Classical thermodynamics always discusses entropy in the light of reversible processes, and it lies at the heart of the definition of entropy. But do these reversible processes exist in Nature, or are they just a gedankenexperiment?

Since if they do not exist, then classical thermodynamics gives a lower bound on the increase of entropy, but says nothing about the difference in entropy between the reversible and irreversible process. Doesn't this make the classical definition useless for a quantitative approach? Or is there proof that the entropy difference between the reversible and irreversible process is small for most everyday cases?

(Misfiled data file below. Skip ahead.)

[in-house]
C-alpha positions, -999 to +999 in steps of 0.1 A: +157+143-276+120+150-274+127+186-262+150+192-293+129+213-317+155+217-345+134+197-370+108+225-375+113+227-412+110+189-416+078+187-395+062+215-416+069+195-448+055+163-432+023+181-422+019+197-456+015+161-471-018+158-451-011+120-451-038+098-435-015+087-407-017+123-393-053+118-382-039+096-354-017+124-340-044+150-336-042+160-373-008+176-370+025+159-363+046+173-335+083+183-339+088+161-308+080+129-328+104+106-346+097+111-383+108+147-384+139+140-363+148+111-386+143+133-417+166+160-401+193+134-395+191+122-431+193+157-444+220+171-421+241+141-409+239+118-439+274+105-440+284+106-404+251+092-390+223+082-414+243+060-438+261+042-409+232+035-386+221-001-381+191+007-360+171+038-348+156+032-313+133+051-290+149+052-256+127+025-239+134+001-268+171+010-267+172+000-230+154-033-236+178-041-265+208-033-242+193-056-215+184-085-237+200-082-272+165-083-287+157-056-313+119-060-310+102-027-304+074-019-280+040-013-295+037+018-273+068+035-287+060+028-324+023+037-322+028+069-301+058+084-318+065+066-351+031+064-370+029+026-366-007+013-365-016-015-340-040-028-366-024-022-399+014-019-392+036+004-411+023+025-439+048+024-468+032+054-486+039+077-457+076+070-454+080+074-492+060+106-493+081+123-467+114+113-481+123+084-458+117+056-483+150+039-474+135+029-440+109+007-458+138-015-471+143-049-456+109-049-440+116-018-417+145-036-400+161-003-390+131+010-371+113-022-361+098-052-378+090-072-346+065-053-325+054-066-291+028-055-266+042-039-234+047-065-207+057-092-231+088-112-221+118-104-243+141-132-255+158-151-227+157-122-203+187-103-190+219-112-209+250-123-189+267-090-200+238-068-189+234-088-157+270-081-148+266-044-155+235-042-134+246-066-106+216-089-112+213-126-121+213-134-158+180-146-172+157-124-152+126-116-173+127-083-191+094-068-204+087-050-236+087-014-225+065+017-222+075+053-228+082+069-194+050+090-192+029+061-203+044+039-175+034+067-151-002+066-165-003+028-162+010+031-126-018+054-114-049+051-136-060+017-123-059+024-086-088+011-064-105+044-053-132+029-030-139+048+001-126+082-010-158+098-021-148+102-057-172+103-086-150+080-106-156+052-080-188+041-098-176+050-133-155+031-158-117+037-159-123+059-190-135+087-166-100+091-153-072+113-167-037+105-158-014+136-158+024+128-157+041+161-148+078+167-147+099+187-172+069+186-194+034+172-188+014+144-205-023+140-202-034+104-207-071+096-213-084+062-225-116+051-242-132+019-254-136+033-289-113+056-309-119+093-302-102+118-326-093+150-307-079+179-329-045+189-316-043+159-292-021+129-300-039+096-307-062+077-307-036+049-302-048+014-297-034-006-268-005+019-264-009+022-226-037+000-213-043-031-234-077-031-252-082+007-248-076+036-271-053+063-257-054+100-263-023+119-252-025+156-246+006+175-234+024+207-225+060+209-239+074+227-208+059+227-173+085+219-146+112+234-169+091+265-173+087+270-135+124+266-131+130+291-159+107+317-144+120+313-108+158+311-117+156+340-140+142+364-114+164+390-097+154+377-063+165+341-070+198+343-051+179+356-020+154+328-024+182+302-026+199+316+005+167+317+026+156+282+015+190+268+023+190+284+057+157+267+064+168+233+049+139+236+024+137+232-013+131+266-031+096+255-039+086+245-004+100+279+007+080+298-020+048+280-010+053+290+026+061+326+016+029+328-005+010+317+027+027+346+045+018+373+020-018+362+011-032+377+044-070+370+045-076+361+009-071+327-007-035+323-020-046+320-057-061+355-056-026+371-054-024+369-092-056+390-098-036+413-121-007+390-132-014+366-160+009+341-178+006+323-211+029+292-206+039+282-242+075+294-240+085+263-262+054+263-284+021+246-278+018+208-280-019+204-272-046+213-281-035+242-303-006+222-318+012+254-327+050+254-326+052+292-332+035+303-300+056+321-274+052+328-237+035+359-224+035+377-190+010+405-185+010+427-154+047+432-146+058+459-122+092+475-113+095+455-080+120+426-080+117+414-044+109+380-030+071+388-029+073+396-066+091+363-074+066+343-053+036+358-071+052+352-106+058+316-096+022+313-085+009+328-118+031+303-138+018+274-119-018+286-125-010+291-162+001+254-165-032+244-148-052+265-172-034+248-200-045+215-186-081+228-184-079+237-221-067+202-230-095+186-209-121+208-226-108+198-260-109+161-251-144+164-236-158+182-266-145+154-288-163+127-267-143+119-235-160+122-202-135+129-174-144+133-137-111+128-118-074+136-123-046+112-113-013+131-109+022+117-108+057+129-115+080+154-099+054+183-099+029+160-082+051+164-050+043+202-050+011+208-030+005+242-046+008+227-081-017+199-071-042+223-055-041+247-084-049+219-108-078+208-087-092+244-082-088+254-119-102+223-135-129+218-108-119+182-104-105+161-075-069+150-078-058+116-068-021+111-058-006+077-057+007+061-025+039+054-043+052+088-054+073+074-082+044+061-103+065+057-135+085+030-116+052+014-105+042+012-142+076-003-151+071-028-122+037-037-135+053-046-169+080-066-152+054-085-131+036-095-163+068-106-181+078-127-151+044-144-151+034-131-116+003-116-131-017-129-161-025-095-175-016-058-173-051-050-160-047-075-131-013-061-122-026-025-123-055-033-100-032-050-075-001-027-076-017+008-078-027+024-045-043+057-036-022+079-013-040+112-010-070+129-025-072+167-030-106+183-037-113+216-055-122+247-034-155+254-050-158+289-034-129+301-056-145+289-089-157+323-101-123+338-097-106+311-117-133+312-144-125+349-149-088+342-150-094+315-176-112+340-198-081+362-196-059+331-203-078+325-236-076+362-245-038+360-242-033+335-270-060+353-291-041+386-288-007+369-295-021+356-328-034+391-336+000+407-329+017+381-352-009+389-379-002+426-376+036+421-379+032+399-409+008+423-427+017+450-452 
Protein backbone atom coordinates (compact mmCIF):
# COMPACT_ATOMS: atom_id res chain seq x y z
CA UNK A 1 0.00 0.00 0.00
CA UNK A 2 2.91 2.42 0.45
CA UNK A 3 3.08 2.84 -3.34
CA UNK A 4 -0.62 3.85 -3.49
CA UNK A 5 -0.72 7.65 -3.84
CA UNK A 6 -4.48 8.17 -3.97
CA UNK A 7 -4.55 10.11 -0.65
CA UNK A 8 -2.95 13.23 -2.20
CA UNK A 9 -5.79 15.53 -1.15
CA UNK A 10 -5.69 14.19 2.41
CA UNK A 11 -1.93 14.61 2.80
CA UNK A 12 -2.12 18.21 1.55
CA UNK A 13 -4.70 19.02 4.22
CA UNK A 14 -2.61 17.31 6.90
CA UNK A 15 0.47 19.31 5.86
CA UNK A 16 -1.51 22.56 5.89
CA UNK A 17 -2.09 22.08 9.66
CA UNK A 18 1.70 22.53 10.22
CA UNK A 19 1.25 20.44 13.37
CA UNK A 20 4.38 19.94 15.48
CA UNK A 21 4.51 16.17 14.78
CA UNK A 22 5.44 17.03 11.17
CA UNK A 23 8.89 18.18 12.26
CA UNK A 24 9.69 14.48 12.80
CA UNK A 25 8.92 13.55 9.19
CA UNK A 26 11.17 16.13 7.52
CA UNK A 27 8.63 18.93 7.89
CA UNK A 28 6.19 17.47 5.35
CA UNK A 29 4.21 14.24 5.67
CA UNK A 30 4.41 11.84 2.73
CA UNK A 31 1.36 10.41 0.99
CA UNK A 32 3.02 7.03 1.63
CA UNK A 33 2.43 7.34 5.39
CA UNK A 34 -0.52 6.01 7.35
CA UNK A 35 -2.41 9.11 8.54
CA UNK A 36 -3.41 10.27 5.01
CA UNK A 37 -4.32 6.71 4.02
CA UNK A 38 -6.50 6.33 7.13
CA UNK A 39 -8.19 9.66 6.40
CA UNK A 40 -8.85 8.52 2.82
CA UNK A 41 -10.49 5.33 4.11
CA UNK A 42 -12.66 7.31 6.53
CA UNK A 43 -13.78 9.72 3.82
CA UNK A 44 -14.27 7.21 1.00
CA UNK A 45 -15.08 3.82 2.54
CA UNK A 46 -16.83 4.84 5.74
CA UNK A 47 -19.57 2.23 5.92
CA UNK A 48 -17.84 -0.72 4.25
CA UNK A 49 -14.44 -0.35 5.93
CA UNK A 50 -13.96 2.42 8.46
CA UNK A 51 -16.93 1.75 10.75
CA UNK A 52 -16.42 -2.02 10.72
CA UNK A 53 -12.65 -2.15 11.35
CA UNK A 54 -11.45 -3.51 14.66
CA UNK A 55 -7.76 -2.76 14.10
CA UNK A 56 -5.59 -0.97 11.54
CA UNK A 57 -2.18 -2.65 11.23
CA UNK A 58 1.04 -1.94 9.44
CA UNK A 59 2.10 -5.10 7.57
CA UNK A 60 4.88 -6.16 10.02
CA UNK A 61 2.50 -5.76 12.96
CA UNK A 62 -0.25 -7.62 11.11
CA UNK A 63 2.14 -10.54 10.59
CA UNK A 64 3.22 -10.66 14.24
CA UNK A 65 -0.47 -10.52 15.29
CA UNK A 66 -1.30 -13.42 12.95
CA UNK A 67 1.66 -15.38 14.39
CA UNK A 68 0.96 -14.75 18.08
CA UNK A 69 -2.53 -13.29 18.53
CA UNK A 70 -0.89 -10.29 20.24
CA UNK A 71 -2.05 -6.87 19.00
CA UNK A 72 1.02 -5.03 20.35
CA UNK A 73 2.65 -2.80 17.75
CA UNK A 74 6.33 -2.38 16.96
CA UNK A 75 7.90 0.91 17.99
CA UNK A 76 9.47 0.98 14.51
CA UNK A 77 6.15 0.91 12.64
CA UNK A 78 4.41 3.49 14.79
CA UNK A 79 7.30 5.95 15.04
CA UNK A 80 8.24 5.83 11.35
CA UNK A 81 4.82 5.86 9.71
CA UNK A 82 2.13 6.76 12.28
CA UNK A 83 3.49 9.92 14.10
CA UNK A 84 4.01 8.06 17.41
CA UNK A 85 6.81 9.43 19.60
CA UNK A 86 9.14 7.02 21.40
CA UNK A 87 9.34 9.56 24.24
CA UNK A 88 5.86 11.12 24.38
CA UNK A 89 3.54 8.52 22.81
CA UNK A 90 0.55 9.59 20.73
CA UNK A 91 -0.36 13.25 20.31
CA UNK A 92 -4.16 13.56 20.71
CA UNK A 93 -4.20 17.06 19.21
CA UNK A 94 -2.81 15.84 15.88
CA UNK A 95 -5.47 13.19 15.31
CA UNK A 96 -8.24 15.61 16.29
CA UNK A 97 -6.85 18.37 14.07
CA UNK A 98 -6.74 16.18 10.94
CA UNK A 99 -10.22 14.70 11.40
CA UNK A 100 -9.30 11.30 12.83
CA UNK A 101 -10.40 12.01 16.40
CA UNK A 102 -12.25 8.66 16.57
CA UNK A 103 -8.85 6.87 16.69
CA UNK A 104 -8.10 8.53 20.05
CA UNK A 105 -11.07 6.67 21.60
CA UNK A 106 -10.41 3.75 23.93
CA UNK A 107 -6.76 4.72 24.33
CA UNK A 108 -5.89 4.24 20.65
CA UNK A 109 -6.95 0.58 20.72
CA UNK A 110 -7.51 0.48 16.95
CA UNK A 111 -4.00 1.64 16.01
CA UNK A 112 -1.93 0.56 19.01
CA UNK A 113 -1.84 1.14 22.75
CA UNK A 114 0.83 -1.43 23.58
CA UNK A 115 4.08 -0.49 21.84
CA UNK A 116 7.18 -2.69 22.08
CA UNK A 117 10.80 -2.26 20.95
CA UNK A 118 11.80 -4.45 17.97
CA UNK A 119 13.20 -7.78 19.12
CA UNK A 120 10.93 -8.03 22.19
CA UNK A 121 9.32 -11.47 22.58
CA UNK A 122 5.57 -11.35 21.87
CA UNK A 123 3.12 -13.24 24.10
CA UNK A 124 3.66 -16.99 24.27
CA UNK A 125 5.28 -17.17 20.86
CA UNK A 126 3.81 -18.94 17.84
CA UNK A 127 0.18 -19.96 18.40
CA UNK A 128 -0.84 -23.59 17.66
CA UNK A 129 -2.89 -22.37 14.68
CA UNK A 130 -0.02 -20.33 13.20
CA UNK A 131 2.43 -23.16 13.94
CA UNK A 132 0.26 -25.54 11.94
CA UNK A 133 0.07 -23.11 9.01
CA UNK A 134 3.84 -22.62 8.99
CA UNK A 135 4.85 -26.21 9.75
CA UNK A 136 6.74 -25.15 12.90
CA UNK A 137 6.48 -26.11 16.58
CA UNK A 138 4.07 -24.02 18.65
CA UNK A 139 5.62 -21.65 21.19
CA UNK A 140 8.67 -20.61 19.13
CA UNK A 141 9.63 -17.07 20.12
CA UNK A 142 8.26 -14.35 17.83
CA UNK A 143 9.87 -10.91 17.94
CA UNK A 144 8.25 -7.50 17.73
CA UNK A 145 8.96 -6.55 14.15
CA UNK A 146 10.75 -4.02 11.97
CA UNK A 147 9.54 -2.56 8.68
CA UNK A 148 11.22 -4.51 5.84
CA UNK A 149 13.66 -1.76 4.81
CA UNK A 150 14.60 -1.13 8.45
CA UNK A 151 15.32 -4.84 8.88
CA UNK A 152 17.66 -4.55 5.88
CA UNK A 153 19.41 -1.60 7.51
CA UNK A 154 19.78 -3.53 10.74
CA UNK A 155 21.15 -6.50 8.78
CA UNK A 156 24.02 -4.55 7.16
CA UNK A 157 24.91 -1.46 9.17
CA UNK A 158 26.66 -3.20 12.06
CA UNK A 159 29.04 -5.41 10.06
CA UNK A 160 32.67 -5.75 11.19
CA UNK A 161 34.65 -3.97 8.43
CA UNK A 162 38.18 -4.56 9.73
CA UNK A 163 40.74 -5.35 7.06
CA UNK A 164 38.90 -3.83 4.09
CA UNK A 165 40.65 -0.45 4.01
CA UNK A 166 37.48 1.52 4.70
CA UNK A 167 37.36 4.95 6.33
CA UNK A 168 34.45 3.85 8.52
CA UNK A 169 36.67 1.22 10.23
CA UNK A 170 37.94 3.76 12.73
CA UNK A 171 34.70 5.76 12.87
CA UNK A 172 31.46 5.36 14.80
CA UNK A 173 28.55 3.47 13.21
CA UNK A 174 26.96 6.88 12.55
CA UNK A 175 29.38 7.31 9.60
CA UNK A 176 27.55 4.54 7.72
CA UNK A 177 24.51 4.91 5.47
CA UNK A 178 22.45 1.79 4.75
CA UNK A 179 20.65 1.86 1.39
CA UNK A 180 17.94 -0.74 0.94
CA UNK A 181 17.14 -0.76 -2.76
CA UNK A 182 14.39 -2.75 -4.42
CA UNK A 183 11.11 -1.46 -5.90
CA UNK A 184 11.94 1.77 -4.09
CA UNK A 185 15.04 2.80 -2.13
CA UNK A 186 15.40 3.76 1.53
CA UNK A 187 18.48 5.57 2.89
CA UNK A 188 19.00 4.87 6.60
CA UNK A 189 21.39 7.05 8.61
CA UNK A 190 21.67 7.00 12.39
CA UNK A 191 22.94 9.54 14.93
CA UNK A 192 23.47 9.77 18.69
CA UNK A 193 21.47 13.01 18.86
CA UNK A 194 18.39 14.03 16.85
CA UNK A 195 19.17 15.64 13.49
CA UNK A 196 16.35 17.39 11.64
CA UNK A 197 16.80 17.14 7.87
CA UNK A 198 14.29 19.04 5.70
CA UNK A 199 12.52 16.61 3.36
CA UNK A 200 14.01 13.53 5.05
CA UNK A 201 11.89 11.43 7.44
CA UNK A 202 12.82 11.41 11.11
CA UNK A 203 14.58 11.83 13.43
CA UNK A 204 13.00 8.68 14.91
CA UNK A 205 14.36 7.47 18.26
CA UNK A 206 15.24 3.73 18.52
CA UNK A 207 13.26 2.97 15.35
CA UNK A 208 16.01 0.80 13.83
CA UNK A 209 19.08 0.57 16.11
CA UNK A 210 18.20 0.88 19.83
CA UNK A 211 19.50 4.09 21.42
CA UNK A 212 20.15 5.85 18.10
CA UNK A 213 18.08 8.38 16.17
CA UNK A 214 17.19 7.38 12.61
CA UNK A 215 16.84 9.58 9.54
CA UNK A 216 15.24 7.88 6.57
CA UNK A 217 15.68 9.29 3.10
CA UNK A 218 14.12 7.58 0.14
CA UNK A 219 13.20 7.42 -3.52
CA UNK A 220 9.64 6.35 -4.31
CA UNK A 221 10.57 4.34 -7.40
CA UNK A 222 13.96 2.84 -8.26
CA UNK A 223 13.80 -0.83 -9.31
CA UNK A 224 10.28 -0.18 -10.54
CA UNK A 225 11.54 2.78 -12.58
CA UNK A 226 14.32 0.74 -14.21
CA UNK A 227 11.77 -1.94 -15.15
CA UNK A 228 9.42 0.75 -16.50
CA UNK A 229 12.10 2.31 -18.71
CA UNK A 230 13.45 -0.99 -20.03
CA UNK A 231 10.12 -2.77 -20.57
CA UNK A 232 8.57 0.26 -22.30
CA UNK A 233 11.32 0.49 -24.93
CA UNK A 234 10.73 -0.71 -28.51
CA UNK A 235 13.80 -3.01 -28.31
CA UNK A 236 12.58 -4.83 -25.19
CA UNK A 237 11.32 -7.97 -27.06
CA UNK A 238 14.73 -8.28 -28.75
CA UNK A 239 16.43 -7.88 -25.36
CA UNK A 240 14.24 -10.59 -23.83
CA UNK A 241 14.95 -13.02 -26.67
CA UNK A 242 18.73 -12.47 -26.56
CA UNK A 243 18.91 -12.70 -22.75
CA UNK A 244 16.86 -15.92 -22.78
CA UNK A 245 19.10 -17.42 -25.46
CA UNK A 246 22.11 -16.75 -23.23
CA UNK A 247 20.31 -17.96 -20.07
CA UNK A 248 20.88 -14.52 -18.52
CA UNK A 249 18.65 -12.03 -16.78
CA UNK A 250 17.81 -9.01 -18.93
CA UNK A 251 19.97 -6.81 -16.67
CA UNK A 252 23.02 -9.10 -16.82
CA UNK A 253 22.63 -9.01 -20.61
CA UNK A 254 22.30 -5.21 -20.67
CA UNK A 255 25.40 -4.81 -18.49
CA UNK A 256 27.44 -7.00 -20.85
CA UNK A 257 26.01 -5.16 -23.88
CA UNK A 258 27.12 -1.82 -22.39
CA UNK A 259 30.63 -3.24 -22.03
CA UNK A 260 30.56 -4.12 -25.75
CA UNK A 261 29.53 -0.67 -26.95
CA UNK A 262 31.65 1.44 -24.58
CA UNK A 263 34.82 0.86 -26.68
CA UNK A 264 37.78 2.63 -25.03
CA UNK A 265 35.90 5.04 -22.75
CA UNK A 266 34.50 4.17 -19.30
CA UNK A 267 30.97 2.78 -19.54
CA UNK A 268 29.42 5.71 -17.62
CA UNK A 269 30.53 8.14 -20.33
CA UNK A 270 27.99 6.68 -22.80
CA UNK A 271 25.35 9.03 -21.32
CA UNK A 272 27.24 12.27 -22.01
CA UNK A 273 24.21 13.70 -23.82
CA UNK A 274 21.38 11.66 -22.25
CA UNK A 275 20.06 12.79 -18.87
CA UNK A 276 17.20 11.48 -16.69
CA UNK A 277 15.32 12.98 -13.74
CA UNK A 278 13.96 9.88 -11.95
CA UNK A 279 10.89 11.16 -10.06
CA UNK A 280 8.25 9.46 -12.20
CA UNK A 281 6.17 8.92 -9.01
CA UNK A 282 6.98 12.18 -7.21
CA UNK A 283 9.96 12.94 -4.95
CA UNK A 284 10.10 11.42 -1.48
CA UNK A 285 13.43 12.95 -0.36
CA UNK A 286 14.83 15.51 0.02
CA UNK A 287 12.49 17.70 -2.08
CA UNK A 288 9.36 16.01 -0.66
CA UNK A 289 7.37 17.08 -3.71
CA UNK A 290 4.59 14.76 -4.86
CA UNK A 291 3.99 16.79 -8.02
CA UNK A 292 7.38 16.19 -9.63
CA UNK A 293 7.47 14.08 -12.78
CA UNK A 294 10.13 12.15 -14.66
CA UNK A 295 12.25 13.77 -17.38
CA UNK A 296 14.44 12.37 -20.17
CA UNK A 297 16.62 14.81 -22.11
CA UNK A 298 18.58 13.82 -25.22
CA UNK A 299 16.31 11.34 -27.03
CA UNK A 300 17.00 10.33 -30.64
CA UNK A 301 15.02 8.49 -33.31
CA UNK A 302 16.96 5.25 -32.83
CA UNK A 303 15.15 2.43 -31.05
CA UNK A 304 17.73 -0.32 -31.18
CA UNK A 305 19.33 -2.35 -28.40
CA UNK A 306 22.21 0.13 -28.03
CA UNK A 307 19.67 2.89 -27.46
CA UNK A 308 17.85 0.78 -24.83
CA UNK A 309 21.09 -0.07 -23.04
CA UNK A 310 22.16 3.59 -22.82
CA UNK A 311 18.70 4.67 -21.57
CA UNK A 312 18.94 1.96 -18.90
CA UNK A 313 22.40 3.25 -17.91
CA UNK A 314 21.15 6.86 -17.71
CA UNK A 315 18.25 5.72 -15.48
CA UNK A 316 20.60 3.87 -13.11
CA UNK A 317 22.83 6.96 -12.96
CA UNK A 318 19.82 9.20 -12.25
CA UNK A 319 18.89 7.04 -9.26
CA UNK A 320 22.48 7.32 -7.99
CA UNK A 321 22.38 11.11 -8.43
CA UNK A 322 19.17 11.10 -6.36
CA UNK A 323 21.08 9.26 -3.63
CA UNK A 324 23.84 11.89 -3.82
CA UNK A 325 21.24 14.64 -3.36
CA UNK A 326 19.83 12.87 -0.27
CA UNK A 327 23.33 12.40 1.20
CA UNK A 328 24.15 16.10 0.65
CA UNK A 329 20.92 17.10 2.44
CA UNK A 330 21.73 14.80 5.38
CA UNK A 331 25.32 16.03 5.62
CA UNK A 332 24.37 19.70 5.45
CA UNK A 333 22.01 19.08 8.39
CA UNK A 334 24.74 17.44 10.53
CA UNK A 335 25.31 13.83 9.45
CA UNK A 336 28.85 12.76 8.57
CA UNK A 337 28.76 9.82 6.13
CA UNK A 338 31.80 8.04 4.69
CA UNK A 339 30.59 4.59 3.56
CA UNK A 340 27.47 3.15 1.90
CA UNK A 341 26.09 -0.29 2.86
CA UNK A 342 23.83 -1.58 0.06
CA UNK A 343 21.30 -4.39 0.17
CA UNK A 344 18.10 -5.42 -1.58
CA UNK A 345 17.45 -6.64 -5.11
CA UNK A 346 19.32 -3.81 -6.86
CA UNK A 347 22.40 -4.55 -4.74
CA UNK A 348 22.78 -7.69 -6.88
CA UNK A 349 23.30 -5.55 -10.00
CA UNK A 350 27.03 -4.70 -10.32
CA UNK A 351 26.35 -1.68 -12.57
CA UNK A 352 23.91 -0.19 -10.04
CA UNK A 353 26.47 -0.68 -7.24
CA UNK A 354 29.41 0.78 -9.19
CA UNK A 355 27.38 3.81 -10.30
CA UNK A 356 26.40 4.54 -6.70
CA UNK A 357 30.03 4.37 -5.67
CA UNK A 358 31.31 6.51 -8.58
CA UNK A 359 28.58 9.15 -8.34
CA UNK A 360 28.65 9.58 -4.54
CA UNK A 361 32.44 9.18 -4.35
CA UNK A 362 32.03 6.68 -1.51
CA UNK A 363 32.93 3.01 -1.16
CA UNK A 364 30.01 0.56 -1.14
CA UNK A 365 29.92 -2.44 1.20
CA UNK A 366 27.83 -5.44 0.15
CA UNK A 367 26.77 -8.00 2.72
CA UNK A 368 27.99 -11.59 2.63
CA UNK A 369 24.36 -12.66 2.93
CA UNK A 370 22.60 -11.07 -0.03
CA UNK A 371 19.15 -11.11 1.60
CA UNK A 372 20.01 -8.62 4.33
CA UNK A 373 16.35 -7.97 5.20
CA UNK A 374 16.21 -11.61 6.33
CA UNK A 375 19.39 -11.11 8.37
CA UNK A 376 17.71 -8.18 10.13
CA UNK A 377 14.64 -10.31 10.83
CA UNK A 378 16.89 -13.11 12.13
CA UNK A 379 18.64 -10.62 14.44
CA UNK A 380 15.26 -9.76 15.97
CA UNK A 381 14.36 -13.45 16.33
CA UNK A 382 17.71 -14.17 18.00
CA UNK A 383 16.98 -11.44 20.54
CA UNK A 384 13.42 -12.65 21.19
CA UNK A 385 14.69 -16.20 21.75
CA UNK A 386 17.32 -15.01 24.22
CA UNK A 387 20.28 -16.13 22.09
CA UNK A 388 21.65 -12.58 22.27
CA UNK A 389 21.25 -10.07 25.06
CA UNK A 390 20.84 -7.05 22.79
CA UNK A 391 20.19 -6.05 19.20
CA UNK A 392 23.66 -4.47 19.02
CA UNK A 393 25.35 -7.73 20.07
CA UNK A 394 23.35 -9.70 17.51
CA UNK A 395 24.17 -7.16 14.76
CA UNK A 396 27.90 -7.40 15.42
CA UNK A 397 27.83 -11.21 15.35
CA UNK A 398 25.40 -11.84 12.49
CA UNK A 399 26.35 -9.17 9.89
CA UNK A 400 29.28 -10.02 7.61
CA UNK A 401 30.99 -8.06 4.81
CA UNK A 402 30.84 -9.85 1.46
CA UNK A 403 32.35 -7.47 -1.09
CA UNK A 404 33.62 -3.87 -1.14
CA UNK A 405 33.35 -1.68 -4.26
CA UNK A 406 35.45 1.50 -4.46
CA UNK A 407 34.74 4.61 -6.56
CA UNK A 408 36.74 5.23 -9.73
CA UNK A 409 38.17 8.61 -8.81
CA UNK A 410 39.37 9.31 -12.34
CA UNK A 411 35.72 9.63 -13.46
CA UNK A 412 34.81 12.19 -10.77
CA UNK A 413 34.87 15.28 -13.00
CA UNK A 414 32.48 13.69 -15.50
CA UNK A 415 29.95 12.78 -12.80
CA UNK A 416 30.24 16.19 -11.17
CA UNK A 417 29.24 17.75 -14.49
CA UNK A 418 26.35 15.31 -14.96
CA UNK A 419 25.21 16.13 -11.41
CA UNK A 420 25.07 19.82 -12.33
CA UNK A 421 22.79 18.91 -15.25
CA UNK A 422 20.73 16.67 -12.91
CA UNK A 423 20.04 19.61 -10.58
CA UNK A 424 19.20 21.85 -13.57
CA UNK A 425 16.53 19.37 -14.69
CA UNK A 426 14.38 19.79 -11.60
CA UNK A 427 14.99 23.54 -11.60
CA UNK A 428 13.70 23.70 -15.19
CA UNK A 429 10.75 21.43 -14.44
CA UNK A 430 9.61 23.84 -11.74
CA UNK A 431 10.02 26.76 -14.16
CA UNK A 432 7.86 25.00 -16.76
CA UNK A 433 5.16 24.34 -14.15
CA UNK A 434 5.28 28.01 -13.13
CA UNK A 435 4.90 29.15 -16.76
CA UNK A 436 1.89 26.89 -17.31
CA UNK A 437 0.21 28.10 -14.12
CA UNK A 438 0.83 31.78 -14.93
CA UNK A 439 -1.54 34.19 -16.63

• $\begingroup$ Most of the processes we are aware of have $T$ symmetry! $\endgroup$
    – Ali
    May 3, 2014 at 16:37
  • $\begingroup$ Some quantum systems can reversible flip between two states, for example Benzene rings. But this is far from the statistical definition of entropy that you are interested. I'm not aware of any physical system or thermodynamic engine which can be made completely reversible (i.e. operate at the Carnot limit), it's probably impossible. Carnot efficiency give the maximum efficiency of a heat energy and therefore the minimum amount if entropy that needs to be generated. $\endgroup$
    – boyfarrell
    May 5, 2014 at 5:02
  • $\begingroup$ No. Reversible process do not exist in nature, but many processes have sufficiently small losses to treat them as reversible in theory. It is the usual "good enough" mentality that allows us to do physics (and science in general) in the first place. $\endgroup$ May 7, 2023 at 16:44